It's going to be one of the weirdest weeks in local radio history, one that presents a cautionary tale about what happens when an independent-minded commercial station fails to make its corporate numbers.
A few days ago, Entercom, the parent corporation of KRBZ 96.5 the Buzz, made a few personnel moves. It hired Jason Whitlock, who formerly held down an early morning gig at WHB 810. Former Chiefs Bill Maas and Tim Grunhard also abandoned their post at the station, the 9 to 11 a.m. program Crunch Time. Initially, this news mattered little to regular 96.5 listeners. Whitlock, Maas and Grunhard are the jocks and bullies Buzz-favorite groups such as Good Charlotte and Blink-182 despise.
Soon, though, Buzz employees learned that this transaction was more than a footnote. Upper management remained mum, but leaking news trickled down to the staff. Entercom, rumor had it, was considering pulling the plug on the progressive yet ratings-challenged Buzz to clear the way for an all-sports station. It looked as if WDAF 610 was poised to take the Buzz's place on the FM dial.
The news is still fresh when host Danny Boi and interns Brand New and the Cooz convene at 8 p.m. for their weekly punk program, Drive-In. Fearing this will be their last show, they put together an apt playlist. "Idiots Are Taking Over," "We've Had Enough" and "Everything Sucks" are among the featured titles, and the show ends on an alternately hopeful and wistful note with the track that opened the first-ever Drive-In: Millencolin's "Fingers Crossed."
At least the airtime affords the Drive-In hosts an opportunity to mention the next morning's Save the Buzz rally at the J.C. Nichols Fountain from 6 to 10 a.m. A few listeners, all of whom seem to be hearing about the plight for the first time, announce their intentions to attend. Several more bitch about the early start time, at which point Danny Boi, an amiable Ashton Kutcher look-alike who shares his doppelganger's eager-puppy personality, snaps. "Get your ass up if you care at all about the station," he shouts. "Or else this is all you'll get."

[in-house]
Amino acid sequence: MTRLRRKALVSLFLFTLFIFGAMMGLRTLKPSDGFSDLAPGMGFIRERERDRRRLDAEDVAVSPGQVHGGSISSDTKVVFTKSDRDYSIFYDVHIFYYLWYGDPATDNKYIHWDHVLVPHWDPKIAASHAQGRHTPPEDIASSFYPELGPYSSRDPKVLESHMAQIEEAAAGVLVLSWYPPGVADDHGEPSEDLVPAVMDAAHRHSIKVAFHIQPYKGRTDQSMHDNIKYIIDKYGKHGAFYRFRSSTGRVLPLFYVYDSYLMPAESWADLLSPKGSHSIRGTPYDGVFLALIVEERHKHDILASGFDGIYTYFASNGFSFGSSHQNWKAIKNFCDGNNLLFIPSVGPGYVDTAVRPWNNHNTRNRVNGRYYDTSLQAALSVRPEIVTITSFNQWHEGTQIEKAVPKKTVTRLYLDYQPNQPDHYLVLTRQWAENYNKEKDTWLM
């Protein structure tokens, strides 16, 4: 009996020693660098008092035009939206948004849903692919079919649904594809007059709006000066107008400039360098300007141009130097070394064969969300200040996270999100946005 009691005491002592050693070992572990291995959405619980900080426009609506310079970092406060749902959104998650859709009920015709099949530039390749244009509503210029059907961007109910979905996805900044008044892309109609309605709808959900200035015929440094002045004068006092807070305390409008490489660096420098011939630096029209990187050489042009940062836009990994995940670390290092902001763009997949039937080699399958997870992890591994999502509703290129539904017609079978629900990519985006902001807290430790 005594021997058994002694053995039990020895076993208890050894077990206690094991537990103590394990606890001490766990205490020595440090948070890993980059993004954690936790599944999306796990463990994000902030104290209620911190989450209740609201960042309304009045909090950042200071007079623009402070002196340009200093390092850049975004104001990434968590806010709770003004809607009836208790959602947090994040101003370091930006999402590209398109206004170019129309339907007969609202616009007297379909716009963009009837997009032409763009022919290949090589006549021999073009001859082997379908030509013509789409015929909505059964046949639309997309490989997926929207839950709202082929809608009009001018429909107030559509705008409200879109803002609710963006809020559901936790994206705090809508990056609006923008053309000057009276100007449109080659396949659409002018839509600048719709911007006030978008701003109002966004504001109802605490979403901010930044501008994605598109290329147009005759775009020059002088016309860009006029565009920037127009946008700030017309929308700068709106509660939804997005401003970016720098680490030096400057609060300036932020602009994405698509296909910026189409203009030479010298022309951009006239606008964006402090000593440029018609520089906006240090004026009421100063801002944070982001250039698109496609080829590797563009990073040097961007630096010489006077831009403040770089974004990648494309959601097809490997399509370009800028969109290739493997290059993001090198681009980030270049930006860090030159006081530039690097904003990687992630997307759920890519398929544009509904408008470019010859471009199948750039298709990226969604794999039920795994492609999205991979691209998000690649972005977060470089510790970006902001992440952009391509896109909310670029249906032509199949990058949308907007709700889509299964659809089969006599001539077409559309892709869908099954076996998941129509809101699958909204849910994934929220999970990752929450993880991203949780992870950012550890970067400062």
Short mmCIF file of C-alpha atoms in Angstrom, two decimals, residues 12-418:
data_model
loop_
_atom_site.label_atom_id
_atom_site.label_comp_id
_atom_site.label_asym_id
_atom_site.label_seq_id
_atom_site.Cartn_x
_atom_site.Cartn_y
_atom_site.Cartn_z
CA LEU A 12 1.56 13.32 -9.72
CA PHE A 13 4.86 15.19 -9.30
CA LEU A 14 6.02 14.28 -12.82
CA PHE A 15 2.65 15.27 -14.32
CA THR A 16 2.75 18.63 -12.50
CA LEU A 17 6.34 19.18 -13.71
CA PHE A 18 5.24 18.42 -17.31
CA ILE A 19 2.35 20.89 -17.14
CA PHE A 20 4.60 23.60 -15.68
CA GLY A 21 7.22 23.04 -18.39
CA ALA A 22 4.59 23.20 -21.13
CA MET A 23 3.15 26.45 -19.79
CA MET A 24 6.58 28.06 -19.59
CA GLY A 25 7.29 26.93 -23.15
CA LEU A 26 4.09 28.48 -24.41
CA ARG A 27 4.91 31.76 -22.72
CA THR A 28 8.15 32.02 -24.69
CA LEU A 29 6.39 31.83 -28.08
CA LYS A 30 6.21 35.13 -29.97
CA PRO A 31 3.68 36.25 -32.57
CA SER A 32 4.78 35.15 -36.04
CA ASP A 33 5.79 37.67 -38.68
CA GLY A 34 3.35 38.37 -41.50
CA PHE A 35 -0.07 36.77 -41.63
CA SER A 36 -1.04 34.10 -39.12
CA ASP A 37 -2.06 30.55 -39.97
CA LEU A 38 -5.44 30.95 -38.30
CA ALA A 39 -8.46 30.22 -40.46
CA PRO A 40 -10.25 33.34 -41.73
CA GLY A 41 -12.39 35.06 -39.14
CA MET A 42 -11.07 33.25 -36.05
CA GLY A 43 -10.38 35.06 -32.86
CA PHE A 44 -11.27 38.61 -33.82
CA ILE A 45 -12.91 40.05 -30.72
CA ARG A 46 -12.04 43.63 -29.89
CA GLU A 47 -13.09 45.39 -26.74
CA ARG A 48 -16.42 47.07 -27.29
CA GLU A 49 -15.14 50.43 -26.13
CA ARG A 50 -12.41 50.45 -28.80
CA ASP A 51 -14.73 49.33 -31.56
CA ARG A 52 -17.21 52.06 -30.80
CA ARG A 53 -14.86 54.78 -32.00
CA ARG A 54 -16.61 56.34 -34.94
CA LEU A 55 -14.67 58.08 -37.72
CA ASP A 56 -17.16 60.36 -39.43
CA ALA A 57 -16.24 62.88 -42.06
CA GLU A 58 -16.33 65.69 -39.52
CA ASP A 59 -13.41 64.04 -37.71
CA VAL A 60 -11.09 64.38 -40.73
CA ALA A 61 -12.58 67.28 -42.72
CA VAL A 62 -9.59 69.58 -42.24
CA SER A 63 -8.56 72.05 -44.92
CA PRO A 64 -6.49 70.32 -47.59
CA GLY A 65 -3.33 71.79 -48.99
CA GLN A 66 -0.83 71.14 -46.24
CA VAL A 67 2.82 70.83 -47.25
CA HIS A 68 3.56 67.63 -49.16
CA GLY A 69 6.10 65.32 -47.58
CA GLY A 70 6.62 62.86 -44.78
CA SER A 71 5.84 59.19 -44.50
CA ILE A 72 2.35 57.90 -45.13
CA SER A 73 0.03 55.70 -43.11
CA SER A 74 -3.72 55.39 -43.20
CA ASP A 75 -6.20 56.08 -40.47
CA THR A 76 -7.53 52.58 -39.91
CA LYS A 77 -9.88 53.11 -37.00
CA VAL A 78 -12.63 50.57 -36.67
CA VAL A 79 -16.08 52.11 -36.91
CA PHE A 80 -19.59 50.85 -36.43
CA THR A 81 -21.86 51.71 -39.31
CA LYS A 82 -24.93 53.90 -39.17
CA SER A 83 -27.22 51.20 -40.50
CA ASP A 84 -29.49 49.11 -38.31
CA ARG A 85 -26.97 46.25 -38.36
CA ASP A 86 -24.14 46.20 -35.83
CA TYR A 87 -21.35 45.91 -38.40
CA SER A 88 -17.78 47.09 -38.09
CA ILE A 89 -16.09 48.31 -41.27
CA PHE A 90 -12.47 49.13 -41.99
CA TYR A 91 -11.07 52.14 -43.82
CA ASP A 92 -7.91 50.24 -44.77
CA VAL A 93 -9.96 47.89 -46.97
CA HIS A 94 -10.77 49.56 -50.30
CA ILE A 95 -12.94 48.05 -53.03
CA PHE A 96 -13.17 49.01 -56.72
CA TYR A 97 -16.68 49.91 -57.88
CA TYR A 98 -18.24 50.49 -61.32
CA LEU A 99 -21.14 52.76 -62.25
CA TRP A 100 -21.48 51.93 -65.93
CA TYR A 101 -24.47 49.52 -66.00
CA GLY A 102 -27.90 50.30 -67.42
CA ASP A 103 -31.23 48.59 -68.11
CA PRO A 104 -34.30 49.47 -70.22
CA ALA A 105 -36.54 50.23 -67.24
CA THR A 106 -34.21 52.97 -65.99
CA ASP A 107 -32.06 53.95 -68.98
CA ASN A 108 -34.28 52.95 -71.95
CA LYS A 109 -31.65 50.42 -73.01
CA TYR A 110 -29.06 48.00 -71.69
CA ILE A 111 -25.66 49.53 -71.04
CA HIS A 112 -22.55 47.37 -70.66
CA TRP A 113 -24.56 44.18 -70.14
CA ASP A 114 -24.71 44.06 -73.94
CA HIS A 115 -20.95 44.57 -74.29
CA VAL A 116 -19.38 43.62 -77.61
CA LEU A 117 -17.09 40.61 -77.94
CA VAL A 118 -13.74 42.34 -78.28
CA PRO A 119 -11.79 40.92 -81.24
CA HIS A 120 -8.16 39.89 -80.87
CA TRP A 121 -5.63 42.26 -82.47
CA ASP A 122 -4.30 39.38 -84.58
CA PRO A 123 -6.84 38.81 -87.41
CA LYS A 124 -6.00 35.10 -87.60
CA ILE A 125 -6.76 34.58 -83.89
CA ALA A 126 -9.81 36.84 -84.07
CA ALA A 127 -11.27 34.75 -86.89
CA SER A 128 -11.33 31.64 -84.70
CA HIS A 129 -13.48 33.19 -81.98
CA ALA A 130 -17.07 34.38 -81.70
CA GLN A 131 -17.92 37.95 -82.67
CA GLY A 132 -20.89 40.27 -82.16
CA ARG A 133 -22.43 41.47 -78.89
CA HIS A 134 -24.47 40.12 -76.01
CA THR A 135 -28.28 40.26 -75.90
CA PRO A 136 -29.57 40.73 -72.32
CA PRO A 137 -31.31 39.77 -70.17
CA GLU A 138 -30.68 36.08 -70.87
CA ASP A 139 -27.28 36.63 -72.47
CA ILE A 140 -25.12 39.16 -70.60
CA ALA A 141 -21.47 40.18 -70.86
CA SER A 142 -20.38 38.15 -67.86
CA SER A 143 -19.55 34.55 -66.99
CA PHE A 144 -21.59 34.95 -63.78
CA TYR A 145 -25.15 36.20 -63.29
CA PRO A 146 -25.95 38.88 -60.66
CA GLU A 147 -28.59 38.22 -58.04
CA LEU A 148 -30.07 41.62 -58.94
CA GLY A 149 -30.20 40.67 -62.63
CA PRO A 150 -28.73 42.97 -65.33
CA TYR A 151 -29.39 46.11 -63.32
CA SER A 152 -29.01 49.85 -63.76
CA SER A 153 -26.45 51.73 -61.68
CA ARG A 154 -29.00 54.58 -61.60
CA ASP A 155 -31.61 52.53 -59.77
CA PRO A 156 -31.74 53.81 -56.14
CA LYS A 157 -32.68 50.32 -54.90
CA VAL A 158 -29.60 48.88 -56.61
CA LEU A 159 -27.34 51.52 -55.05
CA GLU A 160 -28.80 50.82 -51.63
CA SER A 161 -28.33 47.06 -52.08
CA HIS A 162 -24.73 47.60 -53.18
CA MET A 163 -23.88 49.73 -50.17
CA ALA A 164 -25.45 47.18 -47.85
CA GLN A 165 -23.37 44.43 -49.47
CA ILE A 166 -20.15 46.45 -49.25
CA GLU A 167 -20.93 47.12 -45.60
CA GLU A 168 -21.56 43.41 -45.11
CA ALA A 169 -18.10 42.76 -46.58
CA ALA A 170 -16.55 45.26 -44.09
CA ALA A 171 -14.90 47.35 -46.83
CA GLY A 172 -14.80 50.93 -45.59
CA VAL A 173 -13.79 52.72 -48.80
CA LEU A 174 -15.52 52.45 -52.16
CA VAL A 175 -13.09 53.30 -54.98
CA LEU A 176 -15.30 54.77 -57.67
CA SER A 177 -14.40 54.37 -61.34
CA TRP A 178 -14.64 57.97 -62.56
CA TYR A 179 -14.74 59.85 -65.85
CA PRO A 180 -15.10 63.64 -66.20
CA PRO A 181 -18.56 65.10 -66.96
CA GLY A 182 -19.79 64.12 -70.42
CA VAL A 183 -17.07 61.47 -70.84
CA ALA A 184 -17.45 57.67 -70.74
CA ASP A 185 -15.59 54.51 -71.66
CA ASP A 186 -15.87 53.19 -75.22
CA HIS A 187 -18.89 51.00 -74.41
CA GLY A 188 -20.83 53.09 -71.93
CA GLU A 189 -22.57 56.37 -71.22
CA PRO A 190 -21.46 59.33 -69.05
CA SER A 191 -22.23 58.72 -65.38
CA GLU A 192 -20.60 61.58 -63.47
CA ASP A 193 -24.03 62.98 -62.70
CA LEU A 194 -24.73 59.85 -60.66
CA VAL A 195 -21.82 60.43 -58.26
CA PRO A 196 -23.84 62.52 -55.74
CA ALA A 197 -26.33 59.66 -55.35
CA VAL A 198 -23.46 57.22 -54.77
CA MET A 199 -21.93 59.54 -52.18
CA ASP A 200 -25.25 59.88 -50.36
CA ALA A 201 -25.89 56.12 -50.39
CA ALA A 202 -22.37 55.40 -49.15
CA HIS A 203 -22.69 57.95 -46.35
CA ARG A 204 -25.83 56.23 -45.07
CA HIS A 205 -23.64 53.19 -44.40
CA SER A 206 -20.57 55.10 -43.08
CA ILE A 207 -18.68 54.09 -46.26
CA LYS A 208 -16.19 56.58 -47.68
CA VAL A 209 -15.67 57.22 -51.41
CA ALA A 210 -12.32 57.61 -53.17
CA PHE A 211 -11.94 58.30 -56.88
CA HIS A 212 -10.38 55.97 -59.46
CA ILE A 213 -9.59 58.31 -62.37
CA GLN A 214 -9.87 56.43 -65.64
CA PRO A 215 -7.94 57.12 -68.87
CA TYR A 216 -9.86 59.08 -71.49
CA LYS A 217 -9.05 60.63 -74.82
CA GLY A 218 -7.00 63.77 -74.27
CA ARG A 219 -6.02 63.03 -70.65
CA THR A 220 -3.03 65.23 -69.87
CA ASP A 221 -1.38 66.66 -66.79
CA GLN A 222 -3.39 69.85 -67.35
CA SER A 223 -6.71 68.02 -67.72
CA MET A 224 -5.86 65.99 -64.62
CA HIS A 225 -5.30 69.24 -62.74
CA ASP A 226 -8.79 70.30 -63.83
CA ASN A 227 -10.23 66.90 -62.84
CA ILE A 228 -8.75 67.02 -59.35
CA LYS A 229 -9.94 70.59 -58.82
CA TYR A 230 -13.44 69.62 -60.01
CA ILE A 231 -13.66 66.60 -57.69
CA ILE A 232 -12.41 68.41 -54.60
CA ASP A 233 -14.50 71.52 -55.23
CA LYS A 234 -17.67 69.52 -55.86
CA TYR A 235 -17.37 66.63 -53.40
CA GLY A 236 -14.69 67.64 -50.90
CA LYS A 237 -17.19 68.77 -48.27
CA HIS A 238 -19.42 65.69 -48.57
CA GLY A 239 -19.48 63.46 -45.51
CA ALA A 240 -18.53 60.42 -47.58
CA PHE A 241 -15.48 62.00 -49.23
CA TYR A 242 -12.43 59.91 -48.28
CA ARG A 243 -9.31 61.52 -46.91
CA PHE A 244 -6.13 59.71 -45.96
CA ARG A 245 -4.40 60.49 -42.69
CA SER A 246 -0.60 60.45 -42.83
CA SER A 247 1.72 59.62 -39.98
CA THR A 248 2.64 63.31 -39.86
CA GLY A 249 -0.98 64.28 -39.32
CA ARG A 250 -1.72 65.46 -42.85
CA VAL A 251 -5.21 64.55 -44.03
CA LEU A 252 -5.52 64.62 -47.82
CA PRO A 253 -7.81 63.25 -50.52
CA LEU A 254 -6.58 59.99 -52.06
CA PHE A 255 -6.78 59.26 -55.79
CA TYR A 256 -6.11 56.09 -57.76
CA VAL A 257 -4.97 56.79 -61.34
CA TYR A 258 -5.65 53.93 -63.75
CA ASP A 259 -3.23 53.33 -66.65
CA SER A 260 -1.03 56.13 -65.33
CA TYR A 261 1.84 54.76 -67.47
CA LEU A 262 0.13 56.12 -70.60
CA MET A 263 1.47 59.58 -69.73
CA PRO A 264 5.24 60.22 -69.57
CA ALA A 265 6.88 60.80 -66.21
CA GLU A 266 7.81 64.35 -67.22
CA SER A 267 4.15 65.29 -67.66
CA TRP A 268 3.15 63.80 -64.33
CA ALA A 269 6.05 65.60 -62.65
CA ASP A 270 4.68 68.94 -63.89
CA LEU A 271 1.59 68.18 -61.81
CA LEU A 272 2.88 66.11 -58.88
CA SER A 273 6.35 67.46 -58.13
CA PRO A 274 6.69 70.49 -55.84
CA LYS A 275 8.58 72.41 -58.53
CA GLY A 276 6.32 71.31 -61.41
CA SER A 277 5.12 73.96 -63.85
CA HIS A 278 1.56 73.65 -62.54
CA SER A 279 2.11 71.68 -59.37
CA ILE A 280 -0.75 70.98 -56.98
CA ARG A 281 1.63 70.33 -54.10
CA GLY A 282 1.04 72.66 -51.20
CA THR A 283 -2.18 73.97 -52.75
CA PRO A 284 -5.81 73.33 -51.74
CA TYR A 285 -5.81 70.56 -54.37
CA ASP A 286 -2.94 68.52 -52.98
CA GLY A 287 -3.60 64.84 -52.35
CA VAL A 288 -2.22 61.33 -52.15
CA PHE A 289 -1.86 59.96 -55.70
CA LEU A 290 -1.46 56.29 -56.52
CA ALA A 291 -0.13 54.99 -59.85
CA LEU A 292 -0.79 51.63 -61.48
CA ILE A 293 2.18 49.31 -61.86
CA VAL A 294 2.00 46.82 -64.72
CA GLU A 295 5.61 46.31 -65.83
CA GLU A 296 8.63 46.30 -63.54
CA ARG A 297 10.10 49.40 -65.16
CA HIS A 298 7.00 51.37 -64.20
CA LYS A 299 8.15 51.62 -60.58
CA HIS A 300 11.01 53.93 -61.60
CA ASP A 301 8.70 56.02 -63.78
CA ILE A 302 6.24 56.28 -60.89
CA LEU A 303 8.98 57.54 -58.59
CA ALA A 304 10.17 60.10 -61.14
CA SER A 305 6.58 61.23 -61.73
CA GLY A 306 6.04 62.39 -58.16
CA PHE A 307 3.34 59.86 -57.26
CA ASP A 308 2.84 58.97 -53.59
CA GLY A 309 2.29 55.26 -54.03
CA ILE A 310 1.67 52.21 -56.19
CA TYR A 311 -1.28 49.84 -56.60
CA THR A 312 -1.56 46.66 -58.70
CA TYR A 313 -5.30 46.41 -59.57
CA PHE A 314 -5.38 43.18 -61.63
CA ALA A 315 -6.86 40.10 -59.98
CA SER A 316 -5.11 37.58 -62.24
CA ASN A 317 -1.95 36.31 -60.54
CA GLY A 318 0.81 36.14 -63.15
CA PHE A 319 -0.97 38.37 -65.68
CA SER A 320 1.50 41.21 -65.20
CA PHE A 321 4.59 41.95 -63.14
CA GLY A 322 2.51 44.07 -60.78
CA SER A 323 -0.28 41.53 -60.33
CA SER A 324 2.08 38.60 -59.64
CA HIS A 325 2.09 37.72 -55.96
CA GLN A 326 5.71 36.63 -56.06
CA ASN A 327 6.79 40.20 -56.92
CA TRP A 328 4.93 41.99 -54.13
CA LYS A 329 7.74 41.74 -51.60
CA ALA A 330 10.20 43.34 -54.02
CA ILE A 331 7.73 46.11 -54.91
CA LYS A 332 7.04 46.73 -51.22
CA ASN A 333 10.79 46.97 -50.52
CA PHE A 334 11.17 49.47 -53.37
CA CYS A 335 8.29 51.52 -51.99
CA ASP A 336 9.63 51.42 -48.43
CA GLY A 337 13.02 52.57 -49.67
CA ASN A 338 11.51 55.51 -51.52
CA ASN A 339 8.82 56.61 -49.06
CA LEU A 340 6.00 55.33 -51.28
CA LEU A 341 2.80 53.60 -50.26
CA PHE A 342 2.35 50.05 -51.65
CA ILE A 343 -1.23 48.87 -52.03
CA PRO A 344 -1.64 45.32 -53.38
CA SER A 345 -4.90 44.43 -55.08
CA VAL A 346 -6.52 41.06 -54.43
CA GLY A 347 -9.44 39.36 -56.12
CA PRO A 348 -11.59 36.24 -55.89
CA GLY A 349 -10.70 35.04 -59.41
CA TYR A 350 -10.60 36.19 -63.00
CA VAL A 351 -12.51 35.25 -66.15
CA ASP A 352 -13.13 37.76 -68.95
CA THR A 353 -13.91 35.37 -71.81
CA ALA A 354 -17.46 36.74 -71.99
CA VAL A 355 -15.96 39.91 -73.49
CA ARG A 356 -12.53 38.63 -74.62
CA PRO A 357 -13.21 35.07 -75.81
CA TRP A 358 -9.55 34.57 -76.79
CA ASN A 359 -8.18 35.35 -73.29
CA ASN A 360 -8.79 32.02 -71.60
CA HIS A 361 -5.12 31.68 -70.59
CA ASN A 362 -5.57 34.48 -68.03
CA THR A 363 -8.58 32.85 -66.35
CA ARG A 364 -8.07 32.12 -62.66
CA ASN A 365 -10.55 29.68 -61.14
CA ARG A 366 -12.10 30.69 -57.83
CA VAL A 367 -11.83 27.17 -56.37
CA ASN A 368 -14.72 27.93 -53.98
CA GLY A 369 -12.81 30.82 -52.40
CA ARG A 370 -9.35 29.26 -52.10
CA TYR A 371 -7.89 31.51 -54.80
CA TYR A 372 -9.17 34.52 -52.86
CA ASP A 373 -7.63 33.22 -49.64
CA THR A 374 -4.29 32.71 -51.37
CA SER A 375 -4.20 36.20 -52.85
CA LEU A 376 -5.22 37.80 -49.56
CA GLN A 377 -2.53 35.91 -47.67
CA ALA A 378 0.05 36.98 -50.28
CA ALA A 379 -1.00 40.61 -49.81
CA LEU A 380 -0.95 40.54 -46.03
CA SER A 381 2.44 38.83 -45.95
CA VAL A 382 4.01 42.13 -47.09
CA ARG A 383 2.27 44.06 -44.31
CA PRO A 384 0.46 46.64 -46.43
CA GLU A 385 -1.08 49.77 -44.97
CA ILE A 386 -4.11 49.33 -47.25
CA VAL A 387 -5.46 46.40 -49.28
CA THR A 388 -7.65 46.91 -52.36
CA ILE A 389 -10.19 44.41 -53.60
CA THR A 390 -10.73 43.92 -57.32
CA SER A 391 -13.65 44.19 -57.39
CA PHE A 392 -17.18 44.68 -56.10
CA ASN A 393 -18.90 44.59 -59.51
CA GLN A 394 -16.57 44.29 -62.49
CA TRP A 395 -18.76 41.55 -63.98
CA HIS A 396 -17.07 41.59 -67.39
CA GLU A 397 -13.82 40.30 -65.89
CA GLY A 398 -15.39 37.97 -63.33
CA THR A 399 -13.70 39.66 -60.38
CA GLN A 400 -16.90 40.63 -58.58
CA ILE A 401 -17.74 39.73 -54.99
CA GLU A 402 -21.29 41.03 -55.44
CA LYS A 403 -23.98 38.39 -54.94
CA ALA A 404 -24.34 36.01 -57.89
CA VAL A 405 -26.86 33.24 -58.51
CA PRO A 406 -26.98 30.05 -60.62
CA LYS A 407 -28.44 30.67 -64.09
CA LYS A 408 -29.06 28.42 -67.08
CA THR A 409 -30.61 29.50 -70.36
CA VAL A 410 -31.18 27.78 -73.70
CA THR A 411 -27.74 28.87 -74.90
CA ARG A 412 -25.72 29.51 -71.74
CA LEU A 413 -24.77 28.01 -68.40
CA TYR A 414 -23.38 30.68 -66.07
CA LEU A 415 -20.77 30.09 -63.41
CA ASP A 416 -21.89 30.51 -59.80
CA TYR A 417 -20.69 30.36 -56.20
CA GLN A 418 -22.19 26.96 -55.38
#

He starts playing samples of Entercom's other stations' content, moving from a 50 Cent tune to Deliverance-style banjos. Then he launches into an impression of Jason Whitlock, which is amusing despite bearing no resemblance to its target's voice. "Hi, I like to talk about sports," he declares, sounding like a generic, animated Santa Claus.
Danny Boi's show differs from anything else on commercial radio in several ways. Either he or Brand New provide all of the music from their personal collections, and there are no programming constraints (other than FCC regulations) on his playlist. Some of these groups are platinum sellers, but Danny Boi plays them because he loves their music, not because they're popular.
During his regular slot, 7 to 10 p.m. weeknights, Danny Boi and the Cooz play a blend of hits and hopefuls that's not of their making. "[Drive-In is] the one time I don't have to play Coldplay," Danny Boi says. That's why he calls 9 p.m. Sunday "the worst time of the week." It marks both the end of his show and the point furthest from the beginning of his next one. Tonight, he realizes that the wait might never end.
Monday, June 23
Drizzle and dark skies don't dissuade fifty or so die-hard supporters from appearing at the Save the Buzz rally. A few attendees not only set their alarms for 5 a.m. but also made elaborate signs: "Entercom is out of tune," "Down with the Suit," "We woke up at the butt-crack of dawn to save the Buzz."